Thursday, October 18 , 2018, 12:28 pm | Fair 73º

 
 
 
 

No Quick Fix for Montecito Bridges Damaged in Jan. 9 Debris Flows

Repairs to 6 spans estimated to take 8 to 12 months, due in part to need to relocate utilities

The bridge over Montecito Creek on Highway 192 near Parra Grande Lane is just one of six spans damaged in the Jan.  9 debris flows. Officials say it likely will take 8 to 12 months to fix or rebuild the spans. Click to view larger
The bridge over Montecito Creek on Highway 192 near Parra Grande Lane is just one of six spans damaged in the Jan.  9 debris flows. Officials say it likely will take 8 to 12 months to fix or rebuild the spans. (Brooke Holland / Noozhawk photo)

Numerous bridges over creeks in Montecito that were damaged or destroyed during the Jan. 9 debris flows likely will take eight months to a year to be repaired or rebuilt.

That means long-term detours for motorists traveling along Highway 192 in Montecito.

“This is the firmest construction schedule to date issued by Caltrans (the state agency responsible for Highway 192),” Matt Dobberteen of the Santa Barbara County Public Works' Transportation Division said this week during a community meeting in Montecito. “The goal is to have construction simultaneously with all of the structures.”

Crews need to conduct utility relocation for five badly damaged spans, which may hamper the construction process.

“Utility locations are the key drivers of the schedule,” Dobberteen said. “Utility relocations greatly complicate the nature of the construction. You have to move gas lines, power, and water. They won’t be taking out the bridges until utility relocation is complete.”

Demolition of the bridges and construction are the next steps.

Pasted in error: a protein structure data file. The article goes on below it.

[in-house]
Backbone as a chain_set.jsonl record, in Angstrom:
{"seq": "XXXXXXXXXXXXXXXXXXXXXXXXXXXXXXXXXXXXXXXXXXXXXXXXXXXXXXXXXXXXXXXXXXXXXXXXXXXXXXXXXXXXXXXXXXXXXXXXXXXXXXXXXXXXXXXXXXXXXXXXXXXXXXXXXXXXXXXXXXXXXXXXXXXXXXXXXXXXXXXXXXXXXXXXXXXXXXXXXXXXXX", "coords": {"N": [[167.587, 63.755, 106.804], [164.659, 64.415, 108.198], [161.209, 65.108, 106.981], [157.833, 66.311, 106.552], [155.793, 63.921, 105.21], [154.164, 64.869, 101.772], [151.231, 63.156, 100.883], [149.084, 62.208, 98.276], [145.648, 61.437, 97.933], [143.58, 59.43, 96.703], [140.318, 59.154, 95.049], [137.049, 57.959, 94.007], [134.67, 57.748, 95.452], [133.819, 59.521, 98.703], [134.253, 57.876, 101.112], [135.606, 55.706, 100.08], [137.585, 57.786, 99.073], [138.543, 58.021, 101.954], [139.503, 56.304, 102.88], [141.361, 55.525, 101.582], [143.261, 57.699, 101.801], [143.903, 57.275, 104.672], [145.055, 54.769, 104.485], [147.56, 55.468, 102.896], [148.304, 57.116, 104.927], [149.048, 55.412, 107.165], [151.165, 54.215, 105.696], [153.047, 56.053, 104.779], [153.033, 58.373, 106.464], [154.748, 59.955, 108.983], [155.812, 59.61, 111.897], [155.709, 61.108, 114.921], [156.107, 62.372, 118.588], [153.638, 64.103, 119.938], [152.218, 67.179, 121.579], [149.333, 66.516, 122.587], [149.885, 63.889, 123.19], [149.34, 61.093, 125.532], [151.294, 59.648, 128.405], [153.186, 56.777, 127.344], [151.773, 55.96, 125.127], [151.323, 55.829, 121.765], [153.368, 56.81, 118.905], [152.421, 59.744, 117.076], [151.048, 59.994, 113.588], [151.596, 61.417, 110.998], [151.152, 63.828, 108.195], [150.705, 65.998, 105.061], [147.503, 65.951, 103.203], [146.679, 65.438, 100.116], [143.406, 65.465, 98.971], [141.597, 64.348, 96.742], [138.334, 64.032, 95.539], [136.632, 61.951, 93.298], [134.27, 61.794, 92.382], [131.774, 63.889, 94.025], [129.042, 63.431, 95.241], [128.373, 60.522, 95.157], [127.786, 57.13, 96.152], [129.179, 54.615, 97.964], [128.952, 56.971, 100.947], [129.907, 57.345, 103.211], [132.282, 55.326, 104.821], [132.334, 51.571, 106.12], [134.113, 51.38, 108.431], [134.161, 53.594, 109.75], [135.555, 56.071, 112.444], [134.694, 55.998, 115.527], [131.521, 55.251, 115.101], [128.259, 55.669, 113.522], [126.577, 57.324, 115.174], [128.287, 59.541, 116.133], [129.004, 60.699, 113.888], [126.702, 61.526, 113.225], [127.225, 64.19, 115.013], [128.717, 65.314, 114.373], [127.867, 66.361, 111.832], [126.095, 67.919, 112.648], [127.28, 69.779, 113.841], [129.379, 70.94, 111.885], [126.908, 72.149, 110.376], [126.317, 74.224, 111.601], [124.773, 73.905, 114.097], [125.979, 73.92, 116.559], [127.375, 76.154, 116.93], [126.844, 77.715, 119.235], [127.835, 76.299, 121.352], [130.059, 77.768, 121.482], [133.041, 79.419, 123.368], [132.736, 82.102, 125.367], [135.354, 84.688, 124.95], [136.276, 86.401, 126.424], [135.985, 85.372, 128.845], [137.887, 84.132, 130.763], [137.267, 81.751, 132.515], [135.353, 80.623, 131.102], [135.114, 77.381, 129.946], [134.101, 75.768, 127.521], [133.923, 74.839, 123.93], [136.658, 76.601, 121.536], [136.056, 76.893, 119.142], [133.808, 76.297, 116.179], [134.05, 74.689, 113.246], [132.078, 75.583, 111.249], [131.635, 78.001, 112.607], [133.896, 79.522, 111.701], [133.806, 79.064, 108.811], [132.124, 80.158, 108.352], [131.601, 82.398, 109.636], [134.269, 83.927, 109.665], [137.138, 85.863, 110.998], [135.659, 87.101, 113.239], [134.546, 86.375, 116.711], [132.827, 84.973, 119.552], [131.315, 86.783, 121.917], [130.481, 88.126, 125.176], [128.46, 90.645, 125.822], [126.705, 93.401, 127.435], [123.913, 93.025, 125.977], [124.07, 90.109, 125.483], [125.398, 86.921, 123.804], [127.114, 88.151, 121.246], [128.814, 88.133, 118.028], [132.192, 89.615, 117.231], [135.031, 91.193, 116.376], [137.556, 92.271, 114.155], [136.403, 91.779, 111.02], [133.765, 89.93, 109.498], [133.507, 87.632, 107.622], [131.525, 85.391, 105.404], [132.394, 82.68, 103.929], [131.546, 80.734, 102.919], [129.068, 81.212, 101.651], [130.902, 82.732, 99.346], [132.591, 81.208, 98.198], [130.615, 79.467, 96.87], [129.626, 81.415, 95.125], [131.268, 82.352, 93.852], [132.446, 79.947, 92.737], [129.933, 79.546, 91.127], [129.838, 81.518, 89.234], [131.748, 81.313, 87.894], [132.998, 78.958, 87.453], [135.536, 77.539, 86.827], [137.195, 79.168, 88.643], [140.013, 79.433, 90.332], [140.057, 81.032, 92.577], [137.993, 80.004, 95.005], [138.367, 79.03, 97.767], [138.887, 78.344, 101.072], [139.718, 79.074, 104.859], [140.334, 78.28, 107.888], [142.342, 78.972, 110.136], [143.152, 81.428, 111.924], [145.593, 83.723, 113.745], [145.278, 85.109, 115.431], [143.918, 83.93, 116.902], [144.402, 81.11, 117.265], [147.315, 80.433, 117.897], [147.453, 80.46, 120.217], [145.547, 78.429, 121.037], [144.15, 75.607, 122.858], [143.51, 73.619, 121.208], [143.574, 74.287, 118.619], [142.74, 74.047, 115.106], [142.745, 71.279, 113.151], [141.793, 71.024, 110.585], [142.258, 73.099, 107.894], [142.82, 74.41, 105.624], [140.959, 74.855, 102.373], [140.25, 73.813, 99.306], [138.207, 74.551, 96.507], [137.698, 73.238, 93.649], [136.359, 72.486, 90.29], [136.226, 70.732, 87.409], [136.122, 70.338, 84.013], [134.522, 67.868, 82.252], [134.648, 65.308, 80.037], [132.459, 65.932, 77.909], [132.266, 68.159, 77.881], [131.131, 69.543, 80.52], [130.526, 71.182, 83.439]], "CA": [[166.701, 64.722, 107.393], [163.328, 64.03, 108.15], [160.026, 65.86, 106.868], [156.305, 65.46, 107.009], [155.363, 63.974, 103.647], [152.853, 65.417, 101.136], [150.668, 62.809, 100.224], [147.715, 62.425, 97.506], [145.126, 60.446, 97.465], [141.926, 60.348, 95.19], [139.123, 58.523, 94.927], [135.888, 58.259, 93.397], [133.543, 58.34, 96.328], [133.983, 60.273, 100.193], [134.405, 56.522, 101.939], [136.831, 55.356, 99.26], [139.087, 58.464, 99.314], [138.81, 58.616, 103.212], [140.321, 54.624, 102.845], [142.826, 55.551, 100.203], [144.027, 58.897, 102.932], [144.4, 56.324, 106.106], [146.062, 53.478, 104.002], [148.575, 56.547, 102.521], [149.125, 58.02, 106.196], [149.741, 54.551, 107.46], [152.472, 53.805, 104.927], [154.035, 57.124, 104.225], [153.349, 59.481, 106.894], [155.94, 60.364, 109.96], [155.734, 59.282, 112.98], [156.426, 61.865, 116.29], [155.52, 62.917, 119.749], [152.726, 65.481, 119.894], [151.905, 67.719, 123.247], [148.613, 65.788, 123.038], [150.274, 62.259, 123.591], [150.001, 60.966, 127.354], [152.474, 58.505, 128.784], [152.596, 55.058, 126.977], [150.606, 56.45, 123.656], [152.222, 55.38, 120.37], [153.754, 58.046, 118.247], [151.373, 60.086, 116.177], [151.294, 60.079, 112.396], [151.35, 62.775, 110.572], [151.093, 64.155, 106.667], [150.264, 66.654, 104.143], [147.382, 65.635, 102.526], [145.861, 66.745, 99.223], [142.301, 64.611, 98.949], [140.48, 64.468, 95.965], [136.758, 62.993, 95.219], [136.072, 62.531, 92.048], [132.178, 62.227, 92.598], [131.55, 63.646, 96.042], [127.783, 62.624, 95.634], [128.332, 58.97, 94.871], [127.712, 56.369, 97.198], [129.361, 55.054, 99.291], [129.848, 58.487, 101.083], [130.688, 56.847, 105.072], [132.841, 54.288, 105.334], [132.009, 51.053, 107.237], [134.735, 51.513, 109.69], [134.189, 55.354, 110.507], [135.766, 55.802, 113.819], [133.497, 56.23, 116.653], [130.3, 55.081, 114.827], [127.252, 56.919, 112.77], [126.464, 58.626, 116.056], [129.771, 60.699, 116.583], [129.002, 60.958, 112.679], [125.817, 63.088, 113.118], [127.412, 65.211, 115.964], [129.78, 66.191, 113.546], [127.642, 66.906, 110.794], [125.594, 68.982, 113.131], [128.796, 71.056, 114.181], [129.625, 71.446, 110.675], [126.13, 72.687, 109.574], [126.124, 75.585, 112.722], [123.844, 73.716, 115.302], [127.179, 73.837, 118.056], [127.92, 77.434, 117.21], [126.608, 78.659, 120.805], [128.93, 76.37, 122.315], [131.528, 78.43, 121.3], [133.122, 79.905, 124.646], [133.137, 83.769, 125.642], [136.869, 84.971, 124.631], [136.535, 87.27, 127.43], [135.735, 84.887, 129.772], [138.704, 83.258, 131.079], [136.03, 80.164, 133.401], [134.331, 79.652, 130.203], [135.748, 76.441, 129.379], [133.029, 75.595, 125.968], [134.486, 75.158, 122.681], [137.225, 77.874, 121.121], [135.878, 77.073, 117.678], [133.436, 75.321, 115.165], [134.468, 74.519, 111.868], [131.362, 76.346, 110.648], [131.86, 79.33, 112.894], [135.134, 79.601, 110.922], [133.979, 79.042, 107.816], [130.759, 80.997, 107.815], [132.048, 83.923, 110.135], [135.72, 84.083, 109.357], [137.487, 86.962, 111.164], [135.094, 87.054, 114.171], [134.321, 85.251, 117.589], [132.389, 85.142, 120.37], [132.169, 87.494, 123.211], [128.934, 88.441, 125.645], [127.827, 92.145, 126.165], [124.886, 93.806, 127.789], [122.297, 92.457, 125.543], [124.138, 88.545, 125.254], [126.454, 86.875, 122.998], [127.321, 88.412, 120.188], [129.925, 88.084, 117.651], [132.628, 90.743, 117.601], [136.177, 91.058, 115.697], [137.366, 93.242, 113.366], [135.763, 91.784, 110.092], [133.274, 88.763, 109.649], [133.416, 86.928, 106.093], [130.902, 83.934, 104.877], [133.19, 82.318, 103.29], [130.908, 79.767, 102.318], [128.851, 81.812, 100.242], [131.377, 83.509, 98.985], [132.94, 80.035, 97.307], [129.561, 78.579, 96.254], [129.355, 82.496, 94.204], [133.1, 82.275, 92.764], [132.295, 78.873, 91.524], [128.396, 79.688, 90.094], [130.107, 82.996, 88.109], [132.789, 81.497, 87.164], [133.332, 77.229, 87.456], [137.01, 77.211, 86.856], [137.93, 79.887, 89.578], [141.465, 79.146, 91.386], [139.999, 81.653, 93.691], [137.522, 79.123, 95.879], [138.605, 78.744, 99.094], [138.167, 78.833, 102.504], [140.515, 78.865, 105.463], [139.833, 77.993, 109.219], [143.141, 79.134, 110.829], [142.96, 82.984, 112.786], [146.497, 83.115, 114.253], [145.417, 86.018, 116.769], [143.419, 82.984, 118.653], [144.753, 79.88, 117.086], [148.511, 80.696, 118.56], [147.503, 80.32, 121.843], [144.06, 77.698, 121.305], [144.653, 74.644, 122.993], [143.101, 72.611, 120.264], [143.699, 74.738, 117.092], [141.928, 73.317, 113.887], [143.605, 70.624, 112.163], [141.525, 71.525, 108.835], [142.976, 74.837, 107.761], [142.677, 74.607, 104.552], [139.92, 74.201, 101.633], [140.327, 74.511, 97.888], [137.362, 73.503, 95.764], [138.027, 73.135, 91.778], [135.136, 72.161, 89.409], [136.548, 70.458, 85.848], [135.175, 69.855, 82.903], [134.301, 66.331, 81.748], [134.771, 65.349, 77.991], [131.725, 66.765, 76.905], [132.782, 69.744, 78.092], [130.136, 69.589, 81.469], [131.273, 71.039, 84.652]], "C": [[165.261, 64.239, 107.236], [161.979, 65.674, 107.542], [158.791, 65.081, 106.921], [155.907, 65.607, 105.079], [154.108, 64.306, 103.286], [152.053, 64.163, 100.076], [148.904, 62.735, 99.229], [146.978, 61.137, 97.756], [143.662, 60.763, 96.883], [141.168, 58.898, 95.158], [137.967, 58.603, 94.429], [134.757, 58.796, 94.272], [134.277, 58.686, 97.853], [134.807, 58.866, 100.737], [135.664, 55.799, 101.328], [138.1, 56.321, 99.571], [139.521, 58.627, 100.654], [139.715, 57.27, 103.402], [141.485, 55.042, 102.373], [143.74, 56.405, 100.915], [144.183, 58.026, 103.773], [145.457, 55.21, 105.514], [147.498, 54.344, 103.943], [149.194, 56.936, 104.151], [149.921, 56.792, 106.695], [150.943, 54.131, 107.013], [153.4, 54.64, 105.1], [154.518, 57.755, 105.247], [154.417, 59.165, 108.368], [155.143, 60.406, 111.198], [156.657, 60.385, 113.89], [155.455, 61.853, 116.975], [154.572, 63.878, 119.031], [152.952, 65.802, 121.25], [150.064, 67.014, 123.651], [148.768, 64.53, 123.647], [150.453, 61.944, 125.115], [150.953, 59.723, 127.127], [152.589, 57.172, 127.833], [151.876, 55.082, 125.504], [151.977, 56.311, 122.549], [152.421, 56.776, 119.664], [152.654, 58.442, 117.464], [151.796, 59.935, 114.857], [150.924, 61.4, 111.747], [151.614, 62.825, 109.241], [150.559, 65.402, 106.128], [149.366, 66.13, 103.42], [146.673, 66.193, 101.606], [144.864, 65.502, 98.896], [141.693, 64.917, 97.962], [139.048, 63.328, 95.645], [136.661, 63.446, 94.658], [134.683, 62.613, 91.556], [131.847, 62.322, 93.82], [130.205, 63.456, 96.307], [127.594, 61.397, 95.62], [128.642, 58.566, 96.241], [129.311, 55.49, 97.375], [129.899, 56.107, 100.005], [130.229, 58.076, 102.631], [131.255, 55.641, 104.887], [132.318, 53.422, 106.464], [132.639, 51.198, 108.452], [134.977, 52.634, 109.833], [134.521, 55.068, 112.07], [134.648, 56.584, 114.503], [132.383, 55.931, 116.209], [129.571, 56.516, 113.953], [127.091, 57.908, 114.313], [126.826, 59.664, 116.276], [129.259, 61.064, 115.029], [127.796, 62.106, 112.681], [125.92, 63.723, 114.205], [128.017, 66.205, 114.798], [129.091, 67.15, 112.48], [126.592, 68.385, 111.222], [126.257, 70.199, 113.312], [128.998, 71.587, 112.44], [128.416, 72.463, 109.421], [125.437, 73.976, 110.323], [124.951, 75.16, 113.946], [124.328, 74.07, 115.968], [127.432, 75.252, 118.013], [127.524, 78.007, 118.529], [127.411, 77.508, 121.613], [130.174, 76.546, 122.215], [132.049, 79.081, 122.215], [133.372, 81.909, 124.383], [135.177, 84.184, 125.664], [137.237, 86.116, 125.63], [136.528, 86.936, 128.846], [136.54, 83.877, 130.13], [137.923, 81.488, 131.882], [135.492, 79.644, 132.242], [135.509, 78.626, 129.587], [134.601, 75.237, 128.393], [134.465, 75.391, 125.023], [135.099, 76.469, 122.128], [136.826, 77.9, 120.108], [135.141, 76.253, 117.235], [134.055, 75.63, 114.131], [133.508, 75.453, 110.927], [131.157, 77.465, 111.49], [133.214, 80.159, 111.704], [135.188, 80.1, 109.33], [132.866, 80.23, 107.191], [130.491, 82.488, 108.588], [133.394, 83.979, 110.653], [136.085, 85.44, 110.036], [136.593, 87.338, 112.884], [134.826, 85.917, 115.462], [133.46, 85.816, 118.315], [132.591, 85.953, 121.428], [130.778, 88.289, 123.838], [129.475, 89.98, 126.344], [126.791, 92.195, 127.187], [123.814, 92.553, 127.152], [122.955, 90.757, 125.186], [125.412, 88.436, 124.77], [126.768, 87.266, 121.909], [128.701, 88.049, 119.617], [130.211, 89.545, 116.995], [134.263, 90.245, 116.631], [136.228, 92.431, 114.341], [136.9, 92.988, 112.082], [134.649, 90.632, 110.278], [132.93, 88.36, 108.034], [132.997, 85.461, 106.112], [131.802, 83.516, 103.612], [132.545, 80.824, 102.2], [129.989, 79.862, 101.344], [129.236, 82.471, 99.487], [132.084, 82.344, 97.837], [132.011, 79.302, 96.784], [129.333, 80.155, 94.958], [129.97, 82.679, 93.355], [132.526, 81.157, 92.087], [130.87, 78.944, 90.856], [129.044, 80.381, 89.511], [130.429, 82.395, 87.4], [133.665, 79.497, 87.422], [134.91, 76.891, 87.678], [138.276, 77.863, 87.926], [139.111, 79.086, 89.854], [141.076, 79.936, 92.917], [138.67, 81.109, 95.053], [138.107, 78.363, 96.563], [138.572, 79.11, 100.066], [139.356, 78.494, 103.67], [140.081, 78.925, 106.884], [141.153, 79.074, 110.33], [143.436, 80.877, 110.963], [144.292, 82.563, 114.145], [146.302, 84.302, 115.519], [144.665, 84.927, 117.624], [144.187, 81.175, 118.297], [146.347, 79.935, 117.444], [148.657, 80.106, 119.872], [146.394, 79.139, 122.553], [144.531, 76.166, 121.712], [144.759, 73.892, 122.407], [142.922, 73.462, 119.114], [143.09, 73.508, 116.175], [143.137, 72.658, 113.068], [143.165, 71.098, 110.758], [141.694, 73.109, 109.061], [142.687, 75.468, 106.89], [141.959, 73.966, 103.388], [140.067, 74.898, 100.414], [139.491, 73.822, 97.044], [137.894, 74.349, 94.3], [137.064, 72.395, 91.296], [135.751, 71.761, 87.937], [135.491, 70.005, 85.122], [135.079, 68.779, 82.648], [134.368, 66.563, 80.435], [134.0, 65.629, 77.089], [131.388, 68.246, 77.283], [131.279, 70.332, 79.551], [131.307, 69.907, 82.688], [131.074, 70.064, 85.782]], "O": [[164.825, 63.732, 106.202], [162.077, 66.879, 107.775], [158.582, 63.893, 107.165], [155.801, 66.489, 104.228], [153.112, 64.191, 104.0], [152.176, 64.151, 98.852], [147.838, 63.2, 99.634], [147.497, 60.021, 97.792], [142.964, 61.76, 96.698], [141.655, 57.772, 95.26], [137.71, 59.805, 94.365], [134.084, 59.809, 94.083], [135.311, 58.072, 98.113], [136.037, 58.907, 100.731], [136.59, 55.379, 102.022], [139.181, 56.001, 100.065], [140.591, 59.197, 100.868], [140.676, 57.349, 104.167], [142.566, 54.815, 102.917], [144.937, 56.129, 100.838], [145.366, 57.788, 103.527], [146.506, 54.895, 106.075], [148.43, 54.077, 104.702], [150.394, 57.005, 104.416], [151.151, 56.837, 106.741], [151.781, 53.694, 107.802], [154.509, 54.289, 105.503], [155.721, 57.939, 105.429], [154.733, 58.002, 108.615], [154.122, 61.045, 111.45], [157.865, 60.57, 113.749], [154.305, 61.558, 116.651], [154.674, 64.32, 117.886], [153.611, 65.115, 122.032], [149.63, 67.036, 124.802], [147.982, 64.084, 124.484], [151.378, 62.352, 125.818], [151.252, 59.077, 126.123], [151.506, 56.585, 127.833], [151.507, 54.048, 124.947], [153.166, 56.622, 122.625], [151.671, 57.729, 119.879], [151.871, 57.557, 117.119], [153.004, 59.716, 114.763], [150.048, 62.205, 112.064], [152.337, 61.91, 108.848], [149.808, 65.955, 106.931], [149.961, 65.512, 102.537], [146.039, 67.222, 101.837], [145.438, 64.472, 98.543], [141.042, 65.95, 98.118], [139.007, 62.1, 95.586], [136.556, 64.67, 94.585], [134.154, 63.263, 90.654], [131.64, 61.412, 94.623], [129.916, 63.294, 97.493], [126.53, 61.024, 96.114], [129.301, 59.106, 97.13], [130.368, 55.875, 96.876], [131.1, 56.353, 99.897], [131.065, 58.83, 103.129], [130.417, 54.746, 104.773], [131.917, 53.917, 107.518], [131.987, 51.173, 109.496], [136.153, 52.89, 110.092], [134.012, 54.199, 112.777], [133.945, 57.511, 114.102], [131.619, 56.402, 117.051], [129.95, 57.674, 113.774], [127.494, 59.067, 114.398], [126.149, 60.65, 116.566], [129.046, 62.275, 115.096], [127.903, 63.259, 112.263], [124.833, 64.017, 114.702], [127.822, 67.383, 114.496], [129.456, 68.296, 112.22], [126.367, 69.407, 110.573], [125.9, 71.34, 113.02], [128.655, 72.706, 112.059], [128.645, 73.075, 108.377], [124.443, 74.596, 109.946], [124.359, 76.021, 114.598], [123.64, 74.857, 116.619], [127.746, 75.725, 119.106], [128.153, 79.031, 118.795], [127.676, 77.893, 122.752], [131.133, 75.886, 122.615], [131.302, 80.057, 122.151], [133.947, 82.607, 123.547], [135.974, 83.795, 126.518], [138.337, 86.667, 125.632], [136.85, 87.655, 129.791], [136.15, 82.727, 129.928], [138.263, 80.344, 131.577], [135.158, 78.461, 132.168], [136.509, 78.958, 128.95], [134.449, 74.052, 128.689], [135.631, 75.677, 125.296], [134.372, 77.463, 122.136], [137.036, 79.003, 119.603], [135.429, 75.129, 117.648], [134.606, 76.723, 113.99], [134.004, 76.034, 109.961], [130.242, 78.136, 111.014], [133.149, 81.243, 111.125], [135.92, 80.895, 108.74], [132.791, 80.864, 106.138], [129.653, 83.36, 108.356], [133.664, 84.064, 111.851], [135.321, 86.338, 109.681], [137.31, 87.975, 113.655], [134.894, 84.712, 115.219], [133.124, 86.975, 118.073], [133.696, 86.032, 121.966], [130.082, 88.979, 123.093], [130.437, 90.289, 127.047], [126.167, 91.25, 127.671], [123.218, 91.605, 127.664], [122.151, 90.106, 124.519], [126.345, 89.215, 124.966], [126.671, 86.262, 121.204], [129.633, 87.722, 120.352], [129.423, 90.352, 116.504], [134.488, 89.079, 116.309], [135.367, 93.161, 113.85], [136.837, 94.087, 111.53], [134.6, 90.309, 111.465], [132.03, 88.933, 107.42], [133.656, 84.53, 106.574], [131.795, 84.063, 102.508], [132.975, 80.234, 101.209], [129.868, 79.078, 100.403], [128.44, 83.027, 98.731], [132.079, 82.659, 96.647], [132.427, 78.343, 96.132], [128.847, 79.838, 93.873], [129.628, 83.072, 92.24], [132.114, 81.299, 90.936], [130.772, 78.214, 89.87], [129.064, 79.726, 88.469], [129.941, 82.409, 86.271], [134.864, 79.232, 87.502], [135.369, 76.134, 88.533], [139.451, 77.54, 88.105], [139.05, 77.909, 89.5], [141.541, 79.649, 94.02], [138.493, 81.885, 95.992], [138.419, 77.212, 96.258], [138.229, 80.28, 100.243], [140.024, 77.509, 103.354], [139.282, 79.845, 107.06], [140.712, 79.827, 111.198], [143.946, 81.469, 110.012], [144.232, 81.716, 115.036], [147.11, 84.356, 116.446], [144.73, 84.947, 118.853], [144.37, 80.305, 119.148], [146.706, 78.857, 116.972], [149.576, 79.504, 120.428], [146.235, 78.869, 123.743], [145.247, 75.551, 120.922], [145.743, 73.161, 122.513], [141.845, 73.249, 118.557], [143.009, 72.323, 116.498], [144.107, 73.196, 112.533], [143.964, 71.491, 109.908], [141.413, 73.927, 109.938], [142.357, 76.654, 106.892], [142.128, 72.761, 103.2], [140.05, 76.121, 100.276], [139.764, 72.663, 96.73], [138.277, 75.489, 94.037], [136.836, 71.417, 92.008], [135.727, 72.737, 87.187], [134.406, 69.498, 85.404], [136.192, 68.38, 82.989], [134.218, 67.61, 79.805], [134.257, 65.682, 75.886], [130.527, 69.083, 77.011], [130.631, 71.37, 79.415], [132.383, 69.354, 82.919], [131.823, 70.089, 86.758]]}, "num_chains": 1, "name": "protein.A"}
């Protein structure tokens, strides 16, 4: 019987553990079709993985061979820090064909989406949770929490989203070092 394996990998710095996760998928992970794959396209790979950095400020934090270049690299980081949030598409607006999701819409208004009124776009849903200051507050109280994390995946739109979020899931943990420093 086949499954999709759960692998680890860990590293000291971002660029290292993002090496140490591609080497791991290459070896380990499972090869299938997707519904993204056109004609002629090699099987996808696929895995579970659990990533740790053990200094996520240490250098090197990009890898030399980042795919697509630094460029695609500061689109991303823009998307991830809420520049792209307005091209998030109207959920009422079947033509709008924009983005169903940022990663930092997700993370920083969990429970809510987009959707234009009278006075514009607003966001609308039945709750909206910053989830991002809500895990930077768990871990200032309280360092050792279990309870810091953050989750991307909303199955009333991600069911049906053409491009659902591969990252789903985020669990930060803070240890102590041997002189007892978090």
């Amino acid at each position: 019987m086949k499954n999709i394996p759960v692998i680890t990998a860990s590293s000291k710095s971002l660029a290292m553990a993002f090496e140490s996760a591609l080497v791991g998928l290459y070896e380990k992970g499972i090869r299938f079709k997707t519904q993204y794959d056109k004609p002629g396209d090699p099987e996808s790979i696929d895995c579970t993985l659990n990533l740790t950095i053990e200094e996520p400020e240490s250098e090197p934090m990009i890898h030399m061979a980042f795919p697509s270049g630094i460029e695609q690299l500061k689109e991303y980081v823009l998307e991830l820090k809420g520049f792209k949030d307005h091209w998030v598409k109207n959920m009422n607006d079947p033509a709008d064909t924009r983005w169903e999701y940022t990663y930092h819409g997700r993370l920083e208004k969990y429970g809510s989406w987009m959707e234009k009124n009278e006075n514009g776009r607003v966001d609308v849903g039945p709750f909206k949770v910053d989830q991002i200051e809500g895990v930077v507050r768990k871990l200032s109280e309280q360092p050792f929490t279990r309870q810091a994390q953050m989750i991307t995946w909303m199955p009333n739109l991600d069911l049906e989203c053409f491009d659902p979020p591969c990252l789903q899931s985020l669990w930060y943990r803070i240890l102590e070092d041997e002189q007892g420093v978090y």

“You should see the roadway being open up in the areas within eight to 12 months,” Dobberteen said.

A map of the bridge closures can be viewed here.

The County Public Works Department and Caltrans are repairing six bridges hit with mud, boulders and debris during the storm, according to Dobberteen.

Four bridges will need to be replaced entirely, and two will need new guide railings because they were washed away, Dobberteen said.

The bridges needing total replacement are at Montecito Creek and Highway 192, just west of Hot Springs Road; the Romero Creek bridge, just East of Sheffield Drive; the Toro Canyon bridge at Toro Canyon Road and Highway 192 intersection; and Arroyo Parida Creek near Carpinteria, just west of Cravens Lane at Highway 192.

Through traffic over the bridges needing complete replacement is closed except for emergency and utility vehicles, Dobberteen said. 

Rail replacement is underway, Dobberteen said, for the bridge at San Ysidro Creek and Highway 192, near Randall Road.

“This is the only structure with no utility conflicts,” Dobberteen said.

The Toro Creek (near Ladera Lane) bridge rail replacement has begun, according to Dobberteen.

The two bridges have one-way traffic control, he said, adding that drivers “should be able to flow across the bridges with minor, temporary closures” throughout the reconstruction of the railings.

Crews are using precast bridge decks to expedite construction, Dobberteen said.

“Rather a more complicated process, or instead of pouring concrete at the site, they are bringing precast panels that should make the construction process go faster,” he said.

Drivers ignoring roadblock signs and barricades Friday evening near the Montecito Creek bridge at East Valley Road and Parra Grande Lane were heading straight into a disaster zone, making U-turns since the road remains closed to traffic and bridge repairs need to be done.

County emergency officials have asked residents to remain patient as crews embark the projects.

“It’s going to take some time,” Matt Pontes, assistant county executive officer, said this week. “We have three county bridges, and the rest is Caltrans.”

Noozhawk staff writer Brooke Holland can be reached at .(JavaScript must be enabled to view this email address). Follow Noozhawk on Twitter: @noozhawk, @NoozhawkNews and @NoozhawkBiz. Connect with Noozhawk on Facebook.

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